Rene is broke and Kay is a rich actress visiting Paris. They meet, share a cab and dinner. He is smitten by her, but she leaves for London and he follows. At her house, when he cooks the ...
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Young freewheeling wanderer Jerry Day and his beautiful wife Toni are at odds over their lifestyle. Jerry can't accept responsibility but Toni yearns for a family and a settled life. Then ... See full summary »
In Panama, Maggie King meets soldier Skid Johnson on his last day in the army and reluctantly agrees to a date to celebrate. The two become involved in a nightclub brawl which causes Maggie... See full summary »
Gangster Shoots Magiz is the producer of the show in which Mary is appearing. She marries him even though she can't stand a thing about him, knowing that in his business he may not be ... See full summary »
Fan dancer Alabam Lee is convicted of breaching the morals code with her racy shows. Her agent has her adopt a "mother" from an old ladies home as a publicity ploy to improve her image. ... See full summary »
Nurse Anne Lee blames herself for a fatal mistake of her sister Lucy, who also is a nurse. Anne loses her job, and gets a new one at a poorly equipped country hospital. There she falls in ... See full summary »
Rene is broke and Kay is a rich actress visiting Paris. They meet, share a cab and dinner. He is smitten by her, but she leaves for London and he follows. At her house, when he cooks the dessert, the chef quits and he takes the job, unbeknownst to Kay. By the next day, the scandal is all over London about him living in her house and that upsets Philip, who wants Kay for his wife. Kay tells Rene to leave, but Rene plans to get rid of Philip. Written by
Tony Fontana <firstname.lastname@example.org>
After completing this film, producer-director Mervyn LeRoy moved from Warner Bros. to MGM. He would return to Warners to take over directing Mister Roberts (1955) from John Ford. The last credited association between Warners and Mr. LeRoy would be for his producing and directing Mary, Mary (1963). See more »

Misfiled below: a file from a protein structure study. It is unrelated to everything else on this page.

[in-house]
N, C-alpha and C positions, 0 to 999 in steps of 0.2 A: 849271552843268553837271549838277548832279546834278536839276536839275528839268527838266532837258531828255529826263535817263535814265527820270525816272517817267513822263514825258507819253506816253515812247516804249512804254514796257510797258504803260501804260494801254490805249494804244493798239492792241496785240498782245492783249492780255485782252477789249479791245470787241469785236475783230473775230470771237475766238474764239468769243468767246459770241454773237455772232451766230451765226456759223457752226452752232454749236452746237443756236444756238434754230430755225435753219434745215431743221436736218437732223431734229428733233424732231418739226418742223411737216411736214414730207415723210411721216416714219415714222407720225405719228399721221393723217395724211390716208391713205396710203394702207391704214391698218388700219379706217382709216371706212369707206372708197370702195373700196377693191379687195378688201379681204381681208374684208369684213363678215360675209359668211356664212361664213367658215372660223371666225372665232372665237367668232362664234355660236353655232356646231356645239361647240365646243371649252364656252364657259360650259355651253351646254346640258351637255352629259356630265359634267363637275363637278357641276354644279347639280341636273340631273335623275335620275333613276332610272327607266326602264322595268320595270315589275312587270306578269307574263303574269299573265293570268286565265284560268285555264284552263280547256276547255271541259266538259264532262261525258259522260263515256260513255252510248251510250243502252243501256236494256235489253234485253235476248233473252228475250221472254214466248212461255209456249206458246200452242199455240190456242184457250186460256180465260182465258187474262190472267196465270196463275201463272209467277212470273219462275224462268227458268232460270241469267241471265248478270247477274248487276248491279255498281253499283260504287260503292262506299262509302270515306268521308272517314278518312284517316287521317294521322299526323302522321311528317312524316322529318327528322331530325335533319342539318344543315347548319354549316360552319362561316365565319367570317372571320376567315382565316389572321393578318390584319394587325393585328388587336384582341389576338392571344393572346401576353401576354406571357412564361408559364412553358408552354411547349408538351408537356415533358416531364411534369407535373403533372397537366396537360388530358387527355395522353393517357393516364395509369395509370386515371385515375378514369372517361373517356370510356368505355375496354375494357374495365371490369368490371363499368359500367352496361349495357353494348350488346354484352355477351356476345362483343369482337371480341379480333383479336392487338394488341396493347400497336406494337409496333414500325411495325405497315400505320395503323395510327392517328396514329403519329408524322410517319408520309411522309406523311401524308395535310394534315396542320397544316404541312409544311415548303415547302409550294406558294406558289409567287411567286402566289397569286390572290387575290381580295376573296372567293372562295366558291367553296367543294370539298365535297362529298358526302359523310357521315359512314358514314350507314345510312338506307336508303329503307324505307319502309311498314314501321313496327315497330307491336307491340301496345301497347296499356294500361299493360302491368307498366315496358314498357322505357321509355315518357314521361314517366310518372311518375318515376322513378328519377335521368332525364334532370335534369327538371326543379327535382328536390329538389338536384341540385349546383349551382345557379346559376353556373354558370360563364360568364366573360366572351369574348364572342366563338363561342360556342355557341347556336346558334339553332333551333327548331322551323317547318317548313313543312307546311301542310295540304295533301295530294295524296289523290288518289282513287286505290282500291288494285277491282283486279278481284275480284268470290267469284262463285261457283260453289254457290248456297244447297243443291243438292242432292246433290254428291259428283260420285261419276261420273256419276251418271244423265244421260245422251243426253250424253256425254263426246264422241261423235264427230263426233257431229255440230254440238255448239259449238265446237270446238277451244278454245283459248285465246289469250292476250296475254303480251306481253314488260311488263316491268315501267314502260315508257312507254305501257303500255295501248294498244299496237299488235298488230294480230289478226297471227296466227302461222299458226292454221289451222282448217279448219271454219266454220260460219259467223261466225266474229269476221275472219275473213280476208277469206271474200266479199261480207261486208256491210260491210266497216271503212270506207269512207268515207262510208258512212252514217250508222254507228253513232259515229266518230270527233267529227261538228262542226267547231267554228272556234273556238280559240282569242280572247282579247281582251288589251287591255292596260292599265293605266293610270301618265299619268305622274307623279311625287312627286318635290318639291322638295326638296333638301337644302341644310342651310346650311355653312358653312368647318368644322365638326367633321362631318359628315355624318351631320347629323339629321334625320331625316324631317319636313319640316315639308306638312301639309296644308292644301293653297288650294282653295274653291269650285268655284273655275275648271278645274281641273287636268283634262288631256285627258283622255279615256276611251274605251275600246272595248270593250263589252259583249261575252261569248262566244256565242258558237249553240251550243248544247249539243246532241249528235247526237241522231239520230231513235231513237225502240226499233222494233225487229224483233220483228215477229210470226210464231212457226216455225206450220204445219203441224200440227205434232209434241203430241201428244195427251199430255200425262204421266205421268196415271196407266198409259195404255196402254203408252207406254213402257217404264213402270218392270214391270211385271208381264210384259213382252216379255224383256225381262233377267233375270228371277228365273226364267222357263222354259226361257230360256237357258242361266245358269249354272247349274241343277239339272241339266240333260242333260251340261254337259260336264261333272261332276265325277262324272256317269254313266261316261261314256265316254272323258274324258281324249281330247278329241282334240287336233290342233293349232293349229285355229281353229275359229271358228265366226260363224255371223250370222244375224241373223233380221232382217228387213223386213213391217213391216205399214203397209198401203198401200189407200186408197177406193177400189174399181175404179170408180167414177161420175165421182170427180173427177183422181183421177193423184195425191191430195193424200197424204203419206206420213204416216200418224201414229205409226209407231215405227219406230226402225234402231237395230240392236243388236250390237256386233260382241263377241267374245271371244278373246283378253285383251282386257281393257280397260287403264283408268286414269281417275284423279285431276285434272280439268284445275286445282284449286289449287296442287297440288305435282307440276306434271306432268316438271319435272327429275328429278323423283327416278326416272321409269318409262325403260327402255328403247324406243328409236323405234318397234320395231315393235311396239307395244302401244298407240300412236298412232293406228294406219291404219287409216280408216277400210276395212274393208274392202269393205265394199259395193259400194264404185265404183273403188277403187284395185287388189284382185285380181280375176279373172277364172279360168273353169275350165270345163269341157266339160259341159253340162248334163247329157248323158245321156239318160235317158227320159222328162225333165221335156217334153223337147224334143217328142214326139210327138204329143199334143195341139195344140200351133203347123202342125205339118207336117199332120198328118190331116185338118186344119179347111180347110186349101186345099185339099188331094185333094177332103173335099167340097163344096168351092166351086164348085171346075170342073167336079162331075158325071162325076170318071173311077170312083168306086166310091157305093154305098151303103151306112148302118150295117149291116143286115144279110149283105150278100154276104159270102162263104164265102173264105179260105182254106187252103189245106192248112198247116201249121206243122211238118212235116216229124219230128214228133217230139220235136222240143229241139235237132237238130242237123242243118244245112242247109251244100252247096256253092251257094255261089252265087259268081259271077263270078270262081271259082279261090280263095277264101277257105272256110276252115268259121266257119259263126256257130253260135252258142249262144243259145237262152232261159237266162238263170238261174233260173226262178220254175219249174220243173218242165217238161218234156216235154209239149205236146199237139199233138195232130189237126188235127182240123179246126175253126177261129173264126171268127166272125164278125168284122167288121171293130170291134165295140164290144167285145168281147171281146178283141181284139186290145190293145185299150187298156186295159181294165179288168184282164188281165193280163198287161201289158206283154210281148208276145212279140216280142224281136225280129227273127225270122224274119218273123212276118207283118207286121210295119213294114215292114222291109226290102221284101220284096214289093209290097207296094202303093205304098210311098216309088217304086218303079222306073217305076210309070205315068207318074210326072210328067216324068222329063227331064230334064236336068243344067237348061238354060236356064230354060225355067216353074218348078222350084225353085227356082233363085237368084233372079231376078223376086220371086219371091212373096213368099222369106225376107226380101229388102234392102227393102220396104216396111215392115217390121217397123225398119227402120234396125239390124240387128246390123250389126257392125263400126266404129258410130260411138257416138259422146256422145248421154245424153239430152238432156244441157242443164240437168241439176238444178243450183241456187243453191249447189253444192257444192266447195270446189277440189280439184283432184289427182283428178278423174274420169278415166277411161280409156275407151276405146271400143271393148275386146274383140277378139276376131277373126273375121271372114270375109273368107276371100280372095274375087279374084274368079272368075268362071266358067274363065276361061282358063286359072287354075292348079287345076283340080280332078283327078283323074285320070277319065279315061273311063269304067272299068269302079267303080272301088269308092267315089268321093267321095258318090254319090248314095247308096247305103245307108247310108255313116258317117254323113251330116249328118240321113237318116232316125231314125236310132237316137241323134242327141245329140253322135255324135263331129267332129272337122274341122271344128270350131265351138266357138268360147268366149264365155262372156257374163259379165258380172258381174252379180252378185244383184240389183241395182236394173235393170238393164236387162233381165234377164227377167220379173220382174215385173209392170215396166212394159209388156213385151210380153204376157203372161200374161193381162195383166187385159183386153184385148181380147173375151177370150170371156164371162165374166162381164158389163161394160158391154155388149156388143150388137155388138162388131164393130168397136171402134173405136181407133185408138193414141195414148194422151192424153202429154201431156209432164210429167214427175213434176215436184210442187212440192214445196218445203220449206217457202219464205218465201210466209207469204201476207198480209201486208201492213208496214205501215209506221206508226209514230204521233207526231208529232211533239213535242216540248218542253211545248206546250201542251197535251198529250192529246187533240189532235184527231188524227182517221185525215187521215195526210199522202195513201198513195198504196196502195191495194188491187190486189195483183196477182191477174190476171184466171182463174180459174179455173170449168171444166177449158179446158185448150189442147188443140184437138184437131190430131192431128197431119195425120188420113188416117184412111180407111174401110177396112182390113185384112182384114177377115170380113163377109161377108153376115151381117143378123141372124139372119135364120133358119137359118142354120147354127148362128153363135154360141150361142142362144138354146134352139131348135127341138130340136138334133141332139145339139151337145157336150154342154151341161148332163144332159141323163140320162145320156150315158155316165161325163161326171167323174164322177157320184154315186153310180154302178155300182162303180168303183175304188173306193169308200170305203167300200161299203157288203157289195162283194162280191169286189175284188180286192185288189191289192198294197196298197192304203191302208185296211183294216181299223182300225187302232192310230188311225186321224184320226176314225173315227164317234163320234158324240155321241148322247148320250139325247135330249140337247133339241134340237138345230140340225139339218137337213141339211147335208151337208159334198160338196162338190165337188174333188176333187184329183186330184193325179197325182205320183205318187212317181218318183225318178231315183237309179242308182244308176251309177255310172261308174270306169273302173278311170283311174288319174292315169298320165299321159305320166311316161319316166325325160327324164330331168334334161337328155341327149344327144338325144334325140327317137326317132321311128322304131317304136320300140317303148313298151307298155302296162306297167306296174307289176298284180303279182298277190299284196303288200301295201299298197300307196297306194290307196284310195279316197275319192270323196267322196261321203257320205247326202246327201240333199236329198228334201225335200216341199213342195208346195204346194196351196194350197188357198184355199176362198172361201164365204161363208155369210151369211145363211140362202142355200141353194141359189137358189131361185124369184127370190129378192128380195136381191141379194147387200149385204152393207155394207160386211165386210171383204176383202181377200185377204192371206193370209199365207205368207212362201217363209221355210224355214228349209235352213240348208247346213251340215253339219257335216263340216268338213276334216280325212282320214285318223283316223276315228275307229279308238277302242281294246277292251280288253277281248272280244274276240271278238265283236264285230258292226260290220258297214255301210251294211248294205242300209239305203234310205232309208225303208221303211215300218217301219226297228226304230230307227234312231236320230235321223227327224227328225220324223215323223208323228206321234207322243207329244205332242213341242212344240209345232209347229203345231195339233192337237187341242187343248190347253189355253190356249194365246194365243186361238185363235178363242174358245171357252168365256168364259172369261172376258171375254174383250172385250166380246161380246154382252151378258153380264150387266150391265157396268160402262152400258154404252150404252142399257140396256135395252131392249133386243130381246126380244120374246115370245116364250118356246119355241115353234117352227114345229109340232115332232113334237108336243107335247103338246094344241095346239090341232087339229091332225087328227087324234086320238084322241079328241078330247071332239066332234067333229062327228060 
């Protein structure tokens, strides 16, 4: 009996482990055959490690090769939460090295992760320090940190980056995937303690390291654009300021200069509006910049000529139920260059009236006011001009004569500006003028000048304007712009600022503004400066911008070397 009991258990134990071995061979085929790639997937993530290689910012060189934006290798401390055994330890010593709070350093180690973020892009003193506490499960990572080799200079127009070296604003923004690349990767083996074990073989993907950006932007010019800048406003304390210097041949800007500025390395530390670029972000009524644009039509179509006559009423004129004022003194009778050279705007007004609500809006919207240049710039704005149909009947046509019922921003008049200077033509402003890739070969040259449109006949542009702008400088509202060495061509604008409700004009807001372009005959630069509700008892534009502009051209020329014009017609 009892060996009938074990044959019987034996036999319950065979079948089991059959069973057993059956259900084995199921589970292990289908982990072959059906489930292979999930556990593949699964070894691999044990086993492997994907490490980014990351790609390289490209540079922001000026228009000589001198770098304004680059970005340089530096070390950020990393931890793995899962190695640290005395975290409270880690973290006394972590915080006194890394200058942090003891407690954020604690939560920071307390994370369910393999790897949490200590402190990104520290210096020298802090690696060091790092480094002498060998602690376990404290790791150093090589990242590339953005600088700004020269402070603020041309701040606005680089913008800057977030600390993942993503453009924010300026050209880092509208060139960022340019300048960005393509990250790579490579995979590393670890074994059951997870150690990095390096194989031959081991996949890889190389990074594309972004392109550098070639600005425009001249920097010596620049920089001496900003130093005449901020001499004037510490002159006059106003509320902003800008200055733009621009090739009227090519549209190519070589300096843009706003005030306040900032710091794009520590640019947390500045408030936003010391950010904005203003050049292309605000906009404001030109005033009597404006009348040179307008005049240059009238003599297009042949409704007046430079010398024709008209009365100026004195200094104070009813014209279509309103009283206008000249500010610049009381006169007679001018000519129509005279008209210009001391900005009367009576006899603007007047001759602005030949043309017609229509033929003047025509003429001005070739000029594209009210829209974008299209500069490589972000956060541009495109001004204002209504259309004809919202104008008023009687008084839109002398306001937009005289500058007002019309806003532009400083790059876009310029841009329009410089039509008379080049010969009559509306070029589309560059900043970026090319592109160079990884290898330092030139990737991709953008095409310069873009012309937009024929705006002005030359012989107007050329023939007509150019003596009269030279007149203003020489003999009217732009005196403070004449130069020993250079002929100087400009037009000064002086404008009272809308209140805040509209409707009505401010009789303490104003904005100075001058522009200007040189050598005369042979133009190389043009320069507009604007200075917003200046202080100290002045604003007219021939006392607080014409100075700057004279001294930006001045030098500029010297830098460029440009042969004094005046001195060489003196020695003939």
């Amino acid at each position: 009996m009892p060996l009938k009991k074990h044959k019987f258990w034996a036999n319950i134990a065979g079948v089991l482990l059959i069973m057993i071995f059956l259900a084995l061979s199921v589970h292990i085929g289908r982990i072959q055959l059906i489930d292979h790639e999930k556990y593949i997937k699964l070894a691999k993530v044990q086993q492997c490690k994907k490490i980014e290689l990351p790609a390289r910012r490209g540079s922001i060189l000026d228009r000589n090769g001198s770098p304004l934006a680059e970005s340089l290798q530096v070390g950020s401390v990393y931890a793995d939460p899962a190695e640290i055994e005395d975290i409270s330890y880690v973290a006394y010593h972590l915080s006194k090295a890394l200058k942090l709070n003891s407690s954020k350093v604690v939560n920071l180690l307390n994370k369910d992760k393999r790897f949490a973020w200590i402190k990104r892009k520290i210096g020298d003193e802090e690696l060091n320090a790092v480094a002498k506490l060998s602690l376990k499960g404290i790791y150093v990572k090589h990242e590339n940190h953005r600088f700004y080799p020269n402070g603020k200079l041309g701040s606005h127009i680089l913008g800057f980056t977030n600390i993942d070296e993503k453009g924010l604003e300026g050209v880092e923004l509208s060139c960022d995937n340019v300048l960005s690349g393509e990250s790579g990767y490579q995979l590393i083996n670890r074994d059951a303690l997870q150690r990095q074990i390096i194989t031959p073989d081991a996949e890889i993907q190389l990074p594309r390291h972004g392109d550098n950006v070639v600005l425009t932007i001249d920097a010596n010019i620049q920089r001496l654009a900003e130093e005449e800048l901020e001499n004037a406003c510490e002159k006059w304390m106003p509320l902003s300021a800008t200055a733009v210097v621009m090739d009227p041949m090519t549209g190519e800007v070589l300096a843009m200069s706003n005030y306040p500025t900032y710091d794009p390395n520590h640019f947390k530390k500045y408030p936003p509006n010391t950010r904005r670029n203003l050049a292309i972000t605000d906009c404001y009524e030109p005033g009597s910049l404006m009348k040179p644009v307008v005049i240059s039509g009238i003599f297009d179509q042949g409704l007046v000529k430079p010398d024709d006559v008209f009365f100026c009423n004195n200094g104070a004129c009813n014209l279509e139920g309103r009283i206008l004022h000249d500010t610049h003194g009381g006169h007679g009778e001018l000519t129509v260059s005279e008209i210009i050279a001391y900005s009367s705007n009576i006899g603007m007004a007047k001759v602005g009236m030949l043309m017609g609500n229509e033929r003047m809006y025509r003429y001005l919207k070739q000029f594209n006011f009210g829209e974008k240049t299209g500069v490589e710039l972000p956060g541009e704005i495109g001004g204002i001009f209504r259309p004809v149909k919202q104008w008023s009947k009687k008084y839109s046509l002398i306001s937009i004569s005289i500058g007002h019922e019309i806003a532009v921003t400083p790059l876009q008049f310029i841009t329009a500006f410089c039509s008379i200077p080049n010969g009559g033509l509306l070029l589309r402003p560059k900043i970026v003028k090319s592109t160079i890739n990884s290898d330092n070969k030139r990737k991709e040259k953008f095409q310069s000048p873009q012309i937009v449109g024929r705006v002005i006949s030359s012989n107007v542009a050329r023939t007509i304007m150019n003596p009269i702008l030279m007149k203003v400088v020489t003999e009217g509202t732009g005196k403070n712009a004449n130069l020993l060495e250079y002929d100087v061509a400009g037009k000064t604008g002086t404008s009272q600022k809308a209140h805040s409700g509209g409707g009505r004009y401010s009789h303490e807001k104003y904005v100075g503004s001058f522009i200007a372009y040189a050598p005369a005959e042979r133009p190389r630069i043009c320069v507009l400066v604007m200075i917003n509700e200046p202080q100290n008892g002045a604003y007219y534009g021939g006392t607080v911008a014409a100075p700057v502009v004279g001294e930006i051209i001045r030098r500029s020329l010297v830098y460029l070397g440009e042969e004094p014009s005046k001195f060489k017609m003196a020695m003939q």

When I think of a girl like Kay getting married in Fort Wayne, i could cry.
When I think of anybody getting married in Fort Wayne, I could could cry.
If you were a girl, Dewey, wouldn't you rather marry me than Mr. Philip Chester?
If I were a girl, I'd rather marry me.
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The opening credits say "Music and Lyrics by Richard Rodgers and Lorenz Hart" even though Rodgers wrote only the music and Hart only the lyrics. See more »
This film is described in Carole Lombard's biography by Larry Swindell as "one of the horrendous flops of the thirties decade" and by Photoplay as "inane" and "pointless". I must say that I was expecting something as horrendous as Carole's 1933 movie "White Woman", but was pleasantly surprised to find this an endearing, lighthearted romp. The actors seemed to enjoy themselves and recognize that they were not filming Shakespeare, but a screwball comedy. The scenes are varied and interesting, the action moves along at a bright pace and things are anything but dull, including a surprise ending to top things off.
The only criticism I can make is that Carole does seem to shout her lines for some unknown reason. I assume this is the director's fault. And the overall tone of the movie should probably have been toned down and played with more sophistication in spots to give the film a little more class. In a few places it almost goes over the top into a "Three Stooges" mode. Ralph Bellamy really made me laugh a few times. However, Carole has never been more beautiful, and I was not turned off by Fernand Gravet's performance as so many seemed to have been at the time. Come on, no ones perfect. If this film had been made a few years earlier in her career, I think it could easily have been a classic.
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